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NAT’L – OPINION – Gun myths, lies and misconceptions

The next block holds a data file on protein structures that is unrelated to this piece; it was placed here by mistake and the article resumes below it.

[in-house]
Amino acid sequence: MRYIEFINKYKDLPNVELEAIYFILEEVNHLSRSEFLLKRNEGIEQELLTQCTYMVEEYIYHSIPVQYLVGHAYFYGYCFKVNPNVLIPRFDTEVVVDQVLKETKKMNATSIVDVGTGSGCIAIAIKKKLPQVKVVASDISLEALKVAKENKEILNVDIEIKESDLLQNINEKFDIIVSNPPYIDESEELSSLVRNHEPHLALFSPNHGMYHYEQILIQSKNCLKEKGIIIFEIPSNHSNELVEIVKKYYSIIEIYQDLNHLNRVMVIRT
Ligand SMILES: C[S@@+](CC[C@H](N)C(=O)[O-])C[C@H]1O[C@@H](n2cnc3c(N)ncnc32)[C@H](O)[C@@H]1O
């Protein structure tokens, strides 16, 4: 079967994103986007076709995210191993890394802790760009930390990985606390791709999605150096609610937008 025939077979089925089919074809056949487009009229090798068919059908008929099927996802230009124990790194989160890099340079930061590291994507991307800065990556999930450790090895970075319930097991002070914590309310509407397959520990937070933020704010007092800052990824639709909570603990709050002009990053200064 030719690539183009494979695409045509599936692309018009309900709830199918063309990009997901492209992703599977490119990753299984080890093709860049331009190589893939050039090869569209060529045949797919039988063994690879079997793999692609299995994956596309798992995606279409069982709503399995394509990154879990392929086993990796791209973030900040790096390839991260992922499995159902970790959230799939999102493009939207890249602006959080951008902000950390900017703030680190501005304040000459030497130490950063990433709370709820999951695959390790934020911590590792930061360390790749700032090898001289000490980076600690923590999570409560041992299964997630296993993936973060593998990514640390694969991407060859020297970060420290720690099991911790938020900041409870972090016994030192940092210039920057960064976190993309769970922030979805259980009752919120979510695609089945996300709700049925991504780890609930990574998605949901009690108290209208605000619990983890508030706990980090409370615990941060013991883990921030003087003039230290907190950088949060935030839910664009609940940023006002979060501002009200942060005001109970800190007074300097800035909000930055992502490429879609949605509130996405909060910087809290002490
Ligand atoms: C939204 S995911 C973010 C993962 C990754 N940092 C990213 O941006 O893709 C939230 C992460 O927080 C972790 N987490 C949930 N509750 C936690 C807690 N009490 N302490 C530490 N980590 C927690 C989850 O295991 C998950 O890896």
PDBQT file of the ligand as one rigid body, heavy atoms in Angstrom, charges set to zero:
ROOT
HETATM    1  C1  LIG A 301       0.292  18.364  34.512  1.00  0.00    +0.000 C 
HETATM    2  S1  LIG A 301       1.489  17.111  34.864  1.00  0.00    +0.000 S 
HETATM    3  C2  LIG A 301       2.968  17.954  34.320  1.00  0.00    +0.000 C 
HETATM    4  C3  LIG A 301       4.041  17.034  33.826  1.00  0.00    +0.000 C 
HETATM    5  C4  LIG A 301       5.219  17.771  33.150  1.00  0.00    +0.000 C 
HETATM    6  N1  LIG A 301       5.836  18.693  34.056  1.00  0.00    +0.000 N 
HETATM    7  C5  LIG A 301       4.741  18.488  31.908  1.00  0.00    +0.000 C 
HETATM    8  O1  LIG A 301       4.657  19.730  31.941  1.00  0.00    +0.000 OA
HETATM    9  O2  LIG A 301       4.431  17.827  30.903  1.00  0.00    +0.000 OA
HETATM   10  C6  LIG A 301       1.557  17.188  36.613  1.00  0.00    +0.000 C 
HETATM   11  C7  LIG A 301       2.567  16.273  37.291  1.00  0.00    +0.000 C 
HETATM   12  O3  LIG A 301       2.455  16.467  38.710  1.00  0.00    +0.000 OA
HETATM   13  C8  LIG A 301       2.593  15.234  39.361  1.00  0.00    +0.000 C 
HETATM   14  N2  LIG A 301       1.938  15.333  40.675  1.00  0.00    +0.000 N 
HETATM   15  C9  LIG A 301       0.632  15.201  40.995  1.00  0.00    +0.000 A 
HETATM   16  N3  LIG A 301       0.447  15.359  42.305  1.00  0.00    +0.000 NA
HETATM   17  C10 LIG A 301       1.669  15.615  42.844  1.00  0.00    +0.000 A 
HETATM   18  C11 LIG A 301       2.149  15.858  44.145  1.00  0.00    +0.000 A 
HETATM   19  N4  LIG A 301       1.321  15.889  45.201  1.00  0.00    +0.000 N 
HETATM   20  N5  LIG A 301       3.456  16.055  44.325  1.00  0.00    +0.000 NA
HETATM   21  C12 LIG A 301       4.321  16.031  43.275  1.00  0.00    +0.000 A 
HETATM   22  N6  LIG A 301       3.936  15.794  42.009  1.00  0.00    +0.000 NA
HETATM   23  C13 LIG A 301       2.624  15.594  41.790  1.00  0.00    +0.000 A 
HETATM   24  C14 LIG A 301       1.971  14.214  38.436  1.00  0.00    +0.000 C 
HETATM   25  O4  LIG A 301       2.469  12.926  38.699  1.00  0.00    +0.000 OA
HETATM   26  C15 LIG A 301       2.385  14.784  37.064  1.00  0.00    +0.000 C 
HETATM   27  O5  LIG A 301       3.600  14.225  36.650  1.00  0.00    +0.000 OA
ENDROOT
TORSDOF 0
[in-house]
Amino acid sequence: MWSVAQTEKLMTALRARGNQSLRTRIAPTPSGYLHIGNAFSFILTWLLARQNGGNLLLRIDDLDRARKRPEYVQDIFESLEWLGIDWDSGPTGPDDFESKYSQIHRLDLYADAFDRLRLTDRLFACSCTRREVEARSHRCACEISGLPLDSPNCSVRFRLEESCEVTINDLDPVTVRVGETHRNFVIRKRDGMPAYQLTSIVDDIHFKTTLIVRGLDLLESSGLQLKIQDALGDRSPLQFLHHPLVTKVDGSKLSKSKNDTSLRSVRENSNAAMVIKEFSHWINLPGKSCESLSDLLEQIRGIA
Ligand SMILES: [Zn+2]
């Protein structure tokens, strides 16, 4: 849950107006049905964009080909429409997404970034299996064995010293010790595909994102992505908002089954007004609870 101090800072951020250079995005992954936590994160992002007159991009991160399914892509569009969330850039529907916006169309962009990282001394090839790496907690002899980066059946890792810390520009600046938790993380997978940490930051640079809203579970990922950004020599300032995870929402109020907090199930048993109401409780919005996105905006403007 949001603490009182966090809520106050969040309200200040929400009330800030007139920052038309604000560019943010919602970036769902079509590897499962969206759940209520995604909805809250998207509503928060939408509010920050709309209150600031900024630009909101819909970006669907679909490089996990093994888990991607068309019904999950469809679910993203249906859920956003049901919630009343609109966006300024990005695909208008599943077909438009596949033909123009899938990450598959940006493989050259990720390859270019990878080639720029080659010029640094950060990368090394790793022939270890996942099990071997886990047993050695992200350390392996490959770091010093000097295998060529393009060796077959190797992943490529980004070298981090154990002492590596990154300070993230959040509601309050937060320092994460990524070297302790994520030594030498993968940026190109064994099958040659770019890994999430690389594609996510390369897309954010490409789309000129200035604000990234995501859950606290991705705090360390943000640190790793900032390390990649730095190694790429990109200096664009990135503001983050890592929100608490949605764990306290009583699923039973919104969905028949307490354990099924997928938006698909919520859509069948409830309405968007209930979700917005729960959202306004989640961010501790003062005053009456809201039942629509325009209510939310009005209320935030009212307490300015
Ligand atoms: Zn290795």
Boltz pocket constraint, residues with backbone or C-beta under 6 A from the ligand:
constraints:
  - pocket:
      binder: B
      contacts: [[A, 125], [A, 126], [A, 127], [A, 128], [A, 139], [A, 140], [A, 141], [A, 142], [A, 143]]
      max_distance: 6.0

There are a lot of gun myths out there. They were passed on from fool to fool, usually at gun shows or at campfires. Then came the Internet, which brought the fools together — and the myths propagated at a rampant rate. Most of these myths are easily debunked with physics. You can’t beat physics. Argue them all you please, but physics will always win. One of the first myths is that bullets rise when they leave the muzzle of a gun. This is not physically possible. A bullet leaving the muzzle of the barrel does two things and two things only: It slows down, and it falls to earth. Friction and gravity are at play here, and you can’t beat physics. If a rifle is laid perfectly level and fired, that bullet will start to slow down and drop as soon as it leaves the muzzle. The reason it seems like bullets travel in an arc is because of optics (scopes, red dots, etc) mounted above the barrel. You have to accommodate for the height that scope is mounted above the barrel. This is called barrel or sight offset. You are actually aiming your gun upward just a tiny bit so the bullet can hit where your optic is pointed. Another myth is that you should never leave rounds in a magazine for long periods of time because it will weaken your magazine springs. Or, my favorite, that you should load your magazines one round short to lengthen the life of your spring. This one is a popular myth that still makes the rounds of the Internet forums today. Some will argue this until the end of time. Repeat after me: You can’t beat physics. Springs only wear when they move. A spring held in tension at the same point will not wear. It’s not moving. The people that religiously empty their magazines every night are actually the ones causing undue wear to their springs. How many of you have pulled an antique car out of a barn that has been sitting for decades? Were the shocks or springs collapsed? No. Unless they were bad before the car was stored, those springs will be just the same as they were stored. Springs doing springy things is what wears them out, whether they’re in a car’s suspension or a handgun mag. Hollywood has caused many gun myths, but my personal favorite is that shooting someone will launch them backward. Heck, hitting them with both barrels of a side-by-side shotgun will send them flying through the saloon doors! Bullets hitting a person won’t and can’t throw them backwards. You would need to hit them with more force than they weigh. That will require more force then a tiny bullet, measured in grains, could ever generate when fired from a firearm.  [full article]


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